Camping centre accredited “Groups coming to us can be assured that we are complying with all the relevant legal operational requirements – that we’re not taking shortcuts on safety and standards,” Ross said. Dedicated Busselton Camping Centre staff have spent many hours over 12 months compiling all the required information to achieve the recognition. For more information about Baptist Camping Centres, visit www.baptistcampingcentres.org

Busselton Camping Centre provides a leading role in accreditation for Western Australia campsites.




Halo café glows with purpose Jill Birt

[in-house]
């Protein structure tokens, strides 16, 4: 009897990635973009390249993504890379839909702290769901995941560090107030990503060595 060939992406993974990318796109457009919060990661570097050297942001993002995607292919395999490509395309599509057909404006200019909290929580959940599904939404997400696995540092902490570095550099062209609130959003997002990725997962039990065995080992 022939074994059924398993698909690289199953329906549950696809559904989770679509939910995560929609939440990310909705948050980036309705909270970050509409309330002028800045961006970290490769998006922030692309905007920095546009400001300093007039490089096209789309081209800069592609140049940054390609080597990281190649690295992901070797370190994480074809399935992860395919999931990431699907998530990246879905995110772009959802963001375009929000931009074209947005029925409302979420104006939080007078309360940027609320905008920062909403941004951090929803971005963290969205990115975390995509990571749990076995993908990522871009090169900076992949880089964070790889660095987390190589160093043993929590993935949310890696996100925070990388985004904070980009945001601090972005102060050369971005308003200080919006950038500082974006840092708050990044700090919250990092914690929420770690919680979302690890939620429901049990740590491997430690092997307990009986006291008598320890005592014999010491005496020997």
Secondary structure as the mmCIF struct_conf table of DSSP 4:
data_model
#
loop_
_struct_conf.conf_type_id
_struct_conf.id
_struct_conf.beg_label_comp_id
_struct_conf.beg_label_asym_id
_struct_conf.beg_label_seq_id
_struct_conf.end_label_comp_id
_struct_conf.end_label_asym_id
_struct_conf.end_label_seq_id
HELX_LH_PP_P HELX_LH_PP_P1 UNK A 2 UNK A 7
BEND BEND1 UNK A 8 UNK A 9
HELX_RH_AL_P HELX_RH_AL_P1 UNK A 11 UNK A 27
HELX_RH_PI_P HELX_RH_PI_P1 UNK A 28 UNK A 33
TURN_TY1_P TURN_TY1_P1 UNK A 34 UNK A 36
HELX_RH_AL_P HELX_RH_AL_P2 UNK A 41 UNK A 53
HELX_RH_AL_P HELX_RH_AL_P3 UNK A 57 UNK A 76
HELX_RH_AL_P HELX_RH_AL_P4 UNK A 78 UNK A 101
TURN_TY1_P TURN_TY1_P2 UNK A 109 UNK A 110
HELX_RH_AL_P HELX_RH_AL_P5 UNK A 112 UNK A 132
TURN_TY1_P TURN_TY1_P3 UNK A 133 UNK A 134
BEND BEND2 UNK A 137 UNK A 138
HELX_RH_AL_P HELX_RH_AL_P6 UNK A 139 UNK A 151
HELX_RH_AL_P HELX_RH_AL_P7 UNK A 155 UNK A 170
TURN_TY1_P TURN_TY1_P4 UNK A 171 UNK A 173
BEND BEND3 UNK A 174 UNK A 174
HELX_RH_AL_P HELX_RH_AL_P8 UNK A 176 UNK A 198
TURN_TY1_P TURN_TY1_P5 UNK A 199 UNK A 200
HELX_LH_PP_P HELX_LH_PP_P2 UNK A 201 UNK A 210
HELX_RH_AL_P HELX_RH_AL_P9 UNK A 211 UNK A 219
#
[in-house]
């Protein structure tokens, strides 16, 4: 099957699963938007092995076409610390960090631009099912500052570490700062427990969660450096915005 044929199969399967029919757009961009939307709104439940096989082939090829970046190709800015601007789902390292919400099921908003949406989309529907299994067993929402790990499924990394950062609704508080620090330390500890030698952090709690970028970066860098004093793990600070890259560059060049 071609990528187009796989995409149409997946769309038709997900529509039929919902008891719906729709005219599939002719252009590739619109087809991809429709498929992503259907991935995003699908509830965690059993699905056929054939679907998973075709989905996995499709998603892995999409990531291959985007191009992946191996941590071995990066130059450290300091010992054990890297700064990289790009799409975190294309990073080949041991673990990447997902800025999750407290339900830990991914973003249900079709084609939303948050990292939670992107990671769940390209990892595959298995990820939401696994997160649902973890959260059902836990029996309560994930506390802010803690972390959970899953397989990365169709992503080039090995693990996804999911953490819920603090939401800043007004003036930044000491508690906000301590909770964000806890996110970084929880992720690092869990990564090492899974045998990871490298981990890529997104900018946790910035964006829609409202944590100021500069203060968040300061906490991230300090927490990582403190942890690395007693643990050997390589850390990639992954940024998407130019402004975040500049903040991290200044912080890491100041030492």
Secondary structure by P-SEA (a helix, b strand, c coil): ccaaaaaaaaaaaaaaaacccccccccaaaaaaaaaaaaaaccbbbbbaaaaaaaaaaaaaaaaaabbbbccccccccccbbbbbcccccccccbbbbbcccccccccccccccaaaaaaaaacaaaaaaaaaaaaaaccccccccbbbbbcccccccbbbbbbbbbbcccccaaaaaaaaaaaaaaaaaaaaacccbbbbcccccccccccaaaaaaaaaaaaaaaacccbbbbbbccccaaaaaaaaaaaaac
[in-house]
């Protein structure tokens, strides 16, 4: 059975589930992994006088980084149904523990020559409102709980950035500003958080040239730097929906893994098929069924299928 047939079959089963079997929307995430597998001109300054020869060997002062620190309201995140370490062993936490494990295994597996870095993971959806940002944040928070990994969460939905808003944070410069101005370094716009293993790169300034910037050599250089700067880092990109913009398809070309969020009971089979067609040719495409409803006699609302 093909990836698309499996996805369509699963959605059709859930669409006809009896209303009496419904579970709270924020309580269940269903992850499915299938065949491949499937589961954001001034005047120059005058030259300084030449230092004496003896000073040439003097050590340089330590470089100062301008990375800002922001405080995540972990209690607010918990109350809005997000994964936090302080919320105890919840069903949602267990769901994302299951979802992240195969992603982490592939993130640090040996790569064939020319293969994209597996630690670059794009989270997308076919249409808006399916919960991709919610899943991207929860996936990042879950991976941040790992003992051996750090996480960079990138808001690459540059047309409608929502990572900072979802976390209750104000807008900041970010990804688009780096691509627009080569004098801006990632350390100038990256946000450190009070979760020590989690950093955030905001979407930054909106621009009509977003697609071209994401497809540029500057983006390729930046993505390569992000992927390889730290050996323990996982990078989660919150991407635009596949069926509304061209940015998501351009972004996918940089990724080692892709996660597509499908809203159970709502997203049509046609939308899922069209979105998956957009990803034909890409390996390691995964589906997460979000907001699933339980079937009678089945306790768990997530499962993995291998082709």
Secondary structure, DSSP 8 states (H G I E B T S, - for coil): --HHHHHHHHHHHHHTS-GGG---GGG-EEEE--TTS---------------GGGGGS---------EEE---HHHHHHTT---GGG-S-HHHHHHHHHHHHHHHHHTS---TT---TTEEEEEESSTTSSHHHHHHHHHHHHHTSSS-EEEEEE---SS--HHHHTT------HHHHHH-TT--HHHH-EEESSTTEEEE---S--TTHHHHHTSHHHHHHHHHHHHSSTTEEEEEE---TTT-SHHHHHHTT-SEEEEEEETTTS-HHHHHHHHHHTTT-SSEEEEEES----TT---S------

With his friend Amit Khaira, Josh founded Sonlife International in 2011 to help poor communities throughout Southeast Asia, India, Africa and Australia. One hundred percent of the profits from Halo Espresso support the work of Sonlife International. It is three months since Amit and Josh took over the running of Halo Espresso where they are planning to base office space for Sonlife International. Ryan Munyard manages the shop front at 84 Angelo Street with a team of 17 staff serving locals and business people from their early morning opening at 6am until closing at 3pm. With great coffee on offer and a menu that includes an extensive list of breakfast options, Halo is fast becoming a popular meeting place. A steady flow of customers range from the gym brigade grabbing coffee on the way home, to grandmas